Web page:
WATER prices and availability could see Australian horticulture expand into non-traditional areas.
They may also force some out of the industry entirely.
The Australian Bureau of Agricultural and Resource Economics and Sciences' (ABARES) March 2020 quarter Agricultural Commodities Outlook has suggested premium water prices will limit or postpone the expansion of horticulture.
Based on the prediction of sustained high prices for water entitlements in the Murray-Darling Basin into 2022-23, the ABARES report said growers may look beyond Australia's largest food bowl.
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"Limited land and water resources in the Basin are also expected to increase production trials and investment in regions outside the Basin that have reliable access to water, such as regions in Tasmania, the Northern Territory, Queensland and peri-urban areas surrounding major cities," the report said.
"It is also likely to accelerate investments in irrigation technologies and commercialisation of new plant varieties with improved water use efficiency."
For areas within the southern Murray-Darling Basin, limited water and land resources would mean a consolidation around crops that have well-developed export-oriented supply-chain infrastructure including almonds, citrus, table grapes and stonefruit.
If drought conditions persist and rainfall remains well below average in 2020-21-a less likely situation-some horticultural growers with water entitlements are expected to realise higher returns from selling their water allocations to other growers.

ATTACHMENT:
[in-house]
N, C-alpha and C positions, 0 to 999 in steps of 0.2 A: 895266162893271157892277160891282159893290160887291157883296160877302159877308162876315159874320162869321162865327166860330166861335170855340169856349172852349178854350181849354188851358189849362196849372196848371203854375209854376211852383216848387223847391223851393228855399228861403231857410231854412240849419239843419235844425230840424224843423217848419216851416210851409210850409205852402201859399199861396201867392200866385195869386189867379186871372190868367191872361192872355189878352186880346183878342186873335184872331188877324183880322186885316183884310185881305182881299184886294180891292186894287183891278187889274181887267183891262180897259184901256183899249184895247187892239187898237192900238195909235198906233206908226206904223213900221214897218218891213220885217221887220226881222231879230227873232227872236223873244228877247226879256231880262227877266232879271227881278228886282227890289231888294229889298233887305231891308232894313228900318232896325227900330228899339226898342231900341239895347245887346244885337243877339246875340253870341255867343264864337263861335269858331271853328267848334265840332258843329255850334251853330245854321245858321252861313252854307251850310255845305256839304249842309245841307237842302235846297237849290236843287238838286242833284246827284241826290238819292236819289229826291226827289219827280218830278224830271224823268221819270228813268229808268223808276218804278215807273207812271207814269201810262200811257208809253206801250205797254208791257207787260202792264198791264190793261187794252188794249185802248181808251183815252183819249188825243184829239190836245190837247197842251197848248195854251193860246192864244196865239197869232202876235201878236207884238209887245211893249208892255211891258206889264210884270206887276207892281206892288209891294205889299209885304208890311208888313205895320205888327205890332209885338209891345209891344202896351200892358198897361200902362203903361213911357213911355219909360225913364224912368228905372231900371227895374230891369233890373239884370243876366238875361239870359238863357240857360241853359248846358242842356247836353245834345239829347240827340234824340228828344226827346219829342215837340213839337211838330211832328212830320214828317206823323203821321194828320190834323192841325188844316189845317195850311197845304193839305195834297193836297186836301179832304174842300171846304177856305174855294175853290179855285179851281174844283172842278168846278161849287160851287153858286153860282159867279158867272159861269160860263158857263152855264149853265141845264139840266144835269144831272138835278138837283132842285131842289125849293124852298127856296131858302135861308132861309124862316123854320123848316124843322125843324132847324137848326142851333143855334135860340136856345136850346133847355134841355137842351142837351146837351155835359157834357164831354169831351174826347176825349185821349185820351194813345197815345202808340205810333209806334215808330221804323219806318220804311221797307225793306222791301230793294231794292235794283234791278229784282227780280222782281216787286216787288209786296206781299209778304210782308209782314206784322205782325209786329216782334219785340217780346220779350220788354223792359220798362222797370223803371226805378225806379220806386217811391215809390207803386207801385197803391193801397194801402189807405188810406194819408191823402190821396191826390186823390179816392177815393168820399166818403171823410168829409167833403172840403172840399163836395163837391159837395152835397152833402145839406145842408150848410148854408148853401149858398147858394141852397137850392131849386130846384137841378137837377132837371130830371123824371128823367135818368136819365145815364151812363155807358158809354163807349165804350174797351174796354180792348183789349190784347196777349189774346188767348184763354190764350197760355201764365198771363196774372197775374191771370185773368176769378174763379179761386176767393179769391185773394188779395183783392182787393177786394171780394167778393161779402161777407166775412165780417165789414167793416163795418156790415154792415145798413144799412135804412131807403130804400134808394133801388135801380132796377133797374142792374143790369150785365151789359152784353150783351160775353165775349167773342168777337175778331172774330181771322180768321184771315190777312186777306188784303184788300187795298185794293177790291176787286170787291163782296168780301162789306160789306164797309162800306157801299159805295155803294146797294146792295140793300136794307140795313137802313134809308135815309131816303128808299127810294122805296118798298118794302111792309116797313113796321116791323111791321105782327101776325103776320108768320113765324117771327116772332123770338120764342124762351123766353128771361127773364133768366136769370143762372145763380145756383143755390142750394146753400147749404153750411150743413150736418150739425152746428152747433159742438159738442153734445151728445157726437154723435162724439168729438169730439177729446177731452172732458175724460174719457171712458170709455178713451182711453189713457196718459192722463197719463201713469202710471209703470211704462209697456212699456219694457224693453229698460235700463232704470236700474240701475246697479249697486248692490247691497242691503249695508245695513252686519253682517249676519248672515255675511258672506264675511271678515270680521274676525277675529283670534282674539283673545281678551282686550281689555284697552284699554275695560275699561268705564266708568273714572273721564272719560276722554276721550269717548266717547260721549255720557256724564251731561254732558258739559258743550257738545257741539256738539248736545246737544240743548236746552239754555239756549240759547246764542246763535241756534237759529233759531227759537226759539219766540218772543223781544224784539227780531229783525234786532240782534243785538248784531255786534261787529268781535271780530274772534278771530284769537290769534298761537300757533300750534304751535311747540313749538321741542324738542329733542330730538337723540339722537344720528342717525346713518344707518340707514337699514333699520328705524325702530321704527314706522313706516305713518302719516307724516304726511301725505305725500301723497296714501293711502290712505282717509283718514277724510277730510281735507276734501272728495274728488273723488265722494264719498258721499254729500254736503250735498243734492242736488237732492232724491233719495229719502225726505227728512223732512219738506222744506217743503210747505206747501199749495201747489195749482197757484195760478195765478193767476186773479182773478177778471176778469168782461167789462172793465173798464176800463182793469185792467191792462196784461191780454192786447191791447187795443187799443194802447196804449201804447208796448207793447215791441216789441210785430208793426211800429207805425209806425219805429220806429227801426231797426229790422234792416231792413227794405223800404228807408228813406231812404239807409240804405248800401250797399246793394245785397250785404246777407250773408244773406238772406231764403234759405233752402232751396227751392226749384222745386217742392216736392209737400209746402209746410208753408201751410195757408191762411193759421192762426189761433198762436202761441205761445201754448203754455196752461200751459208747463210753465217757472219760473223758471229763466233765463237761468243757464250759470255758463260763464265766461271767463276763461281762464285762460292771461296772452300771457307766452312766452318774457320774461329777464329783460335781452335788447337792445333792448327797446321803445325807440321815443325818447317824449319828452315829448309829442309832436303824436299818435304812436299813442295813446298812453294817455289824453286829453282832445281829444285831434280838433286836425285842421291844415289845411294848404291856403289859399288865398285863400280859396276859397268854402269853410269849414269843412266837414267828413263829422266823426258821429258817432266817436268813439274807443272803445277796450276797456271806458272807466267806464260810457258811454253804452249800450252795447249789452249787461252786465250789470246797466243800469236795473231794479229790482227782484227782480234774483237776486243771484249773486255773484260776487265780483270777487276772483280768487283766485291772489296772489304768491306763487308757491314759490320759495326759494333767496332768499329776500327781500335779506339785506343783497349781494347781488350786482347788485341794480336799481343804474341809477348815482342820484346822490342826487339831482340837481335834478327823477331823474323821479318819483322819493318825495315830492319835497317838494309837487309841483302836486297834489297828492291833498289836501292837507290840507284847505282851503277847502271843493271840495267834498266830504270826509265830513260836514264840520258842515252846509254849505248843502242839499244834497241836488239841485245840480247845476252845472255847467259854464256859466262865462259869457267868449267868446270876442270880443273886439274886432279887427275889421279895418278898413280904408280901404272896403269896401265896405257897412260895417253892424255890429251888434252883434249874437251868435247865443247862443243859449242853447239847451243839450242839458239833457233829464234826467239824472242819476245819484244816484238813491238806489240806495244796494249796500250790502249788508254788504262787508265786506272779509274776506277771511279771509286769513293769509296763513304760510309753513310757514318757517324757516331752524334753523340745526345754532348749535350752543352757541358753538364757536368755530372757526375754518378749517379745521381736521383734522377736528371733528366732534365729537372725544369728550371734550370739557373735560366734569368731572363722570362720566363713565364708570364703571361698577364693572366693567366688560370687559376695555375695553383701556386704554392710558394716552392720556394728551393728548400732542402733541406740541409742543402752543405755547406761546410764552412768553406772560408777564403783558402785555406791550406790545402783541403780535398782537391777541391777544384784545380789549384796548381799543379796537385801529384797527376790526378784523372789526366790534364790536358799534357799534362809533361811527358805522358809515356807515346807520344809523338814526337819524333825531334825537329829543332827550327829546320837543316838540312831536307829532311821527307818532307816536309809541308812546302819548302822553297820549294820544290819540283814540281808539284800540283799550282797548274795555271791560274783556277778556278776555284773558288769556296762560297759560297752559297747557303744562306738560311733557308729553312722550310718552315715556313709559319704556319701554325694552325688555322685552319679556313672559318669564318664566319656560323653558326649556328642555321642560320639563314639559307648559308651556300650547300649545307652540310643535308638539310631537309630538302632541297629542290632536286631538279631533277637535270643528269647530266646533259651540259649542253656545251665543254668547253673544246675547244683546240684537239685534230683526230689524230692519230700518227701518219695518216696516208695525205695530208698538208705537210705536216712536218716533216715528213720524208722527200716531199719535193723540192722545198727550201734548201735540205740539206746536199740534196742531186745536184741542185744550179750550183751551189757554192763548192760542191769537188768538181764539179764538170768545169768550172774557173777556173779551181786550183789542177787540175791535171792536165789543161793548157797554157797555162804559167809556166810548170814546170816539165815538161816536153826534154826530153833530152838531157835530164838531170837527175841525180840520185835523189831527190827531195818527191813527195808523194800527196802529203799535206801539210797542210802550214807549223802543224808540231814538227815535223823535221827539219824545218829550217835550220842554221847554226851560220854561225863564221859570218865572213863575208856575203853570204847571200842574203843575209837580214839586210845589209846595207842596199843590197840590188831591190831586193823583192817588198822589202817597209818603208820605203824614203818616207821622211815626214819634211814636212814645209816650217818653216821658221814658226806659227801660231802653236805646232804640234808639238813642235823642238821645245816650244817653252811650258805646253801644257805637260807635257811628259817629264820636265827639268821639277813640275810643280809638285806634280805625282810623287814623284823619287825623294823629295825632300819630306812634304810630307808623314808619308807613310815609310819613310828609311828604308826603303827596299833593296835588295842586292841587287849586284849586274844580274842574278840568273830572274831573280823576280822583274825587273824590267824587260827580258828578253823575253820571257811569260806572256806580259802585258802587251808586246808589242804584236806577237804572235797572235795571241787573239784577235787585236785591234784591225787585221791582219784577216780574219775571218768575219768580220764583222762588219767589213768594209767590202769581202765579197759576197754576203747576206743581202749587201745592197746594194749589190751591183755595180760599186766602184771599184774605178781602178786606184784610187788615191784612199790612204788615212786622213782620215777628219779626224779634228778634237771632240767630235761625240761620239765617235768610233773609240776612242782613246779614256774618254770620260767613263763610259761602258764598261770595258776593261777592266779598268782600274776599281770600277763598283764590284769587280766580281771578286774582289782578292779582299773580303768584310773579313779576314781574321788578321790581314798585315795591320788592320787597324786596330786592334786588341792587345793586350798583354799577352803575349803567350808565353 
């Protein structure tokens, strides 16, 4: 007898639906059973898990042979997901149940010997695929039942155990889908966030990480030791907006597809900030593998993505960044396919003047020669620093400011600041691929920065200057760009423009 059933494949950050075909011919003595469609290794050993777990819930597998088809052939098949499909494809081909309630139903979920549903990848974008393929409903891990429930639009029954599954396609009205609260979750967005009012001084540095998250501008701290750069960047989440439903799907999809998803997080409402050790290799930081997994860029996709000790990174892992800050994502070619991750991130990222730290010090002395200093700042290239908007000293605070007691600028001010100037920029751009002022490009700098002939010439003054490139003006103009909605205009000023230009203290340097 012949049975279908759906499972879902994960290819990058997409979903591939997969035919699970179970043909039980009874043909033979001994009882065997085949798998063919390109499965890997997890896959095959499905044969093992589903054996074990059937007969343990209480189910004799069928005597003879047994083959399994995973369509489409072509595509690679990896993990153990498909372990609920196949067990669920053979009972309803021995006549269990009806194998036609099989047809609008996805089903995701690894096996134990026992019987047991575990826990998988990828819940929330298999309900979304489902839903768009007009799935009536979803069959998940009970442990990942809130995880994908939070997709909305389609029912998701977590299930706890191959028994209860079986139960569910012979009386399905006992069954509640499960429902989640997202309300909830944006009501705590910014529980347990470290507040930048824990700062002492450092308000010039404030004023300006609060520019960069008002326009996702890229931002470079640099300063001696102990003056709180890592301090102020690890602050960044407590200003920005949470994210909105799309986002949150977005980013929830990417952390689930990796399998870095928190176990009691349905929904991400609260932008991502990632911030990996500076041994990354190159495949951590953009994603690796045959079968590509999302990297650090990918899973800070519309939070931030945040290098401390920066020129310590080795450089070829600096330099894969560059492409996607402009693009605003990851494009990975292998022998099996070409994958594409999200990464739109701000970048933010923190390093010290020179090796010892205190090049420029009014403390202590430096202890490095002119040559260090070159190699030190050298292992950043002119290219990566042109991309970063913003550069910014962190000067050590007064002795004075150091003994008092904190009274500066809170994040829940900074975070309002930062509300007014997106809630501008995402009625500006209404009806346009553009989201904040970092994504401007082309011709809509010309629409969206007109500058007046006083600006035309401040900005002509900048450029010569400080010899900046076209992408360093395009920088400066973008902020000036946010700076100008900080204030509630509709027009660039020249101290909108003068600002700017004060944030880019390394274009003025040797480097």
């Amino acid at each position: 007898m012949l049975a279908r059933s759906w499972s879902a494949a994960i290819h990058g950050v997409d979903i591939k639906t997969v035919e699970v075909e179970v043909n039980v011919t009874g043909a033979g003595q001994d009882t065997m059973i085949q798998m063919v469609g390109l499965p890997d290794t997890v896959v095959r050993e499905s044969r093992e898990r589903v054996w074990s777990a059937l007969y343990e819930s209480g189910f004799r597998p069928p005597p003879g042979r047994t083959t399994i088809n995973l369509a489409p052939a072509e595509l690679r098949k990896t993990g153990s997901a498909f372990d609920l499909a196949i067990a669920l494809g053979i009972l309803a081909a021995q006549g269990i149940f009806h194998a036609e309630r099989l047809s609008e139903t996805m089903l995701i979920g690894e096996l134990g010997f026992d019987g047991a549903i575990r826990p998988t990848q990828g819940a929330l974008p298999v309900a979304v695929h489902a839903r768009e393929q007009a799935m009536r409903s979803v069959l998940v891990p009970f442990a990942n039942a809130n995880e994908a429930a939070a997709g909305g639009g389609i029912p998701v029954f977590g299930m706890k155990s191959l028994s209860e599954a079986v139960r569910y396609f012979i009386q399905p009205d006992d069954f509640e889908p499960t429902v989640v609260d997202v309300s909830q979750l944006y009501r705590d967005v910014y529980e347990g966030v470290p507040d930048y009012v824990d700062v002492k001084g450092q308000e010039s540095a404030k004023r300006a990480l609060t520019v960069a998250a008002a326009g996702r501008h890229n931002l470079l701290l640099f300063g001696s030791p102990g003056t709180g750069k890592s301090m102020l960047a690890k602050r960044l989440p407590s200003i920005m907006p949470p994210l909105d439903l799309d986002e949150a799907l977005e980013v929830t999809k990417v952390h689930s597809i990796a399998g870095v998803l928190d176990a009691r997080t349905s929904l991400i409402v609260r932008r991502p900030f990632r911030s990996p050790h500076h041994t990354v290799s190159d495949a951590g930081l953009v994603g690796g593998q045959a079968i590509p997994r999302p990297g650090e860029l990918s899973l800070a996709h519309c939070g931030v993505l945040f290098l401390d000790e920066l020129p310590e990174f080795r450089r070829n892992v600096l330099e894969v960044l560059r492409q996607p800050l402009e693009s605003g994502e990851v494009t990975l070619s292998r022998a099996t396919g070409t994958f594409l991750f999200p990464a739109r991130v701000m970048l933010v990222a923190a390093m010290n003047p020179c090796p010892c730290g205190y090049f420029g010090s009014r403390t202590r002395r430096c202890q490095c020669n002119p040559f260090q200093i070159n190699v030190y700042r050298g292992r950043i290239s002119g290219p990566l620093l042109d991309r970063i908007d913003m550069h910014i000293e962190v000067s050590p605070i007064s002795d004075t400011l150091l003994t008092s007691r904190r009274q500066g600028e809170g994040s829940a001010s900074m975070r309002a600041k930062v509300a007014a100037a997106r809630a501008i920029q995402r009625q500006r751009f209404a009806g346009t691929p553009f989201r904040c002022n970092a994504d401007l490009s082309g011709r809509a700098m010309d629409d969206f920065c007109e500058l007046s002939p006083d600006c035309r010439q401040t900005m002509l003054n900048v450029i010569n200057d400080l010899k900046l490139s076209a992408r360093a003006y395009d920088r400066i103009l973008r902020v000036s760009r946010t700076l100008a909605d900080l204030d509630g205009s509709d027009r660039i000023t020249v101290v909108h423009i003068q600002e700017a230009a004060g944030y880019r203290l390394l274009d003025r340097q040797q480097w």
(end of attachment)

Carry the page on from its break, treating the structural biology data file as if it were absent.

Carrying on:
"Plantings of premium proprietary and novel varieties for the domestic market are also expected to grow, including proprietary table grape varieties and mandarin varieties," the report said.
In the shorter term, the report noted that seasonal conditions would vastly determine horticulture's growth in 2020-21.
"If above average rainfall is realised in the Murray-Darling Basin in 2020, this is expected to reduce irrigation costs and boost horticultural production," the ABARES report said.
"If drought conditions persist and rainfall remains well below average in 2020-21-a less likely situation-some horticultural growers with water entitlements are expected to realise higher returns from selling their water allocations to other growers.
"This could lead to continued low production and high prices for vegetables with low water efficiency in 2020-21."
It also suggested continued dry conditions and high water prices would be likely to compel some orchardists to replant parts of their land to higher value commodities or exit the industry altogether.
The story Hort expansion dependent on water access: ABARES Outlook first appeared on Good Fruit & Vegetables.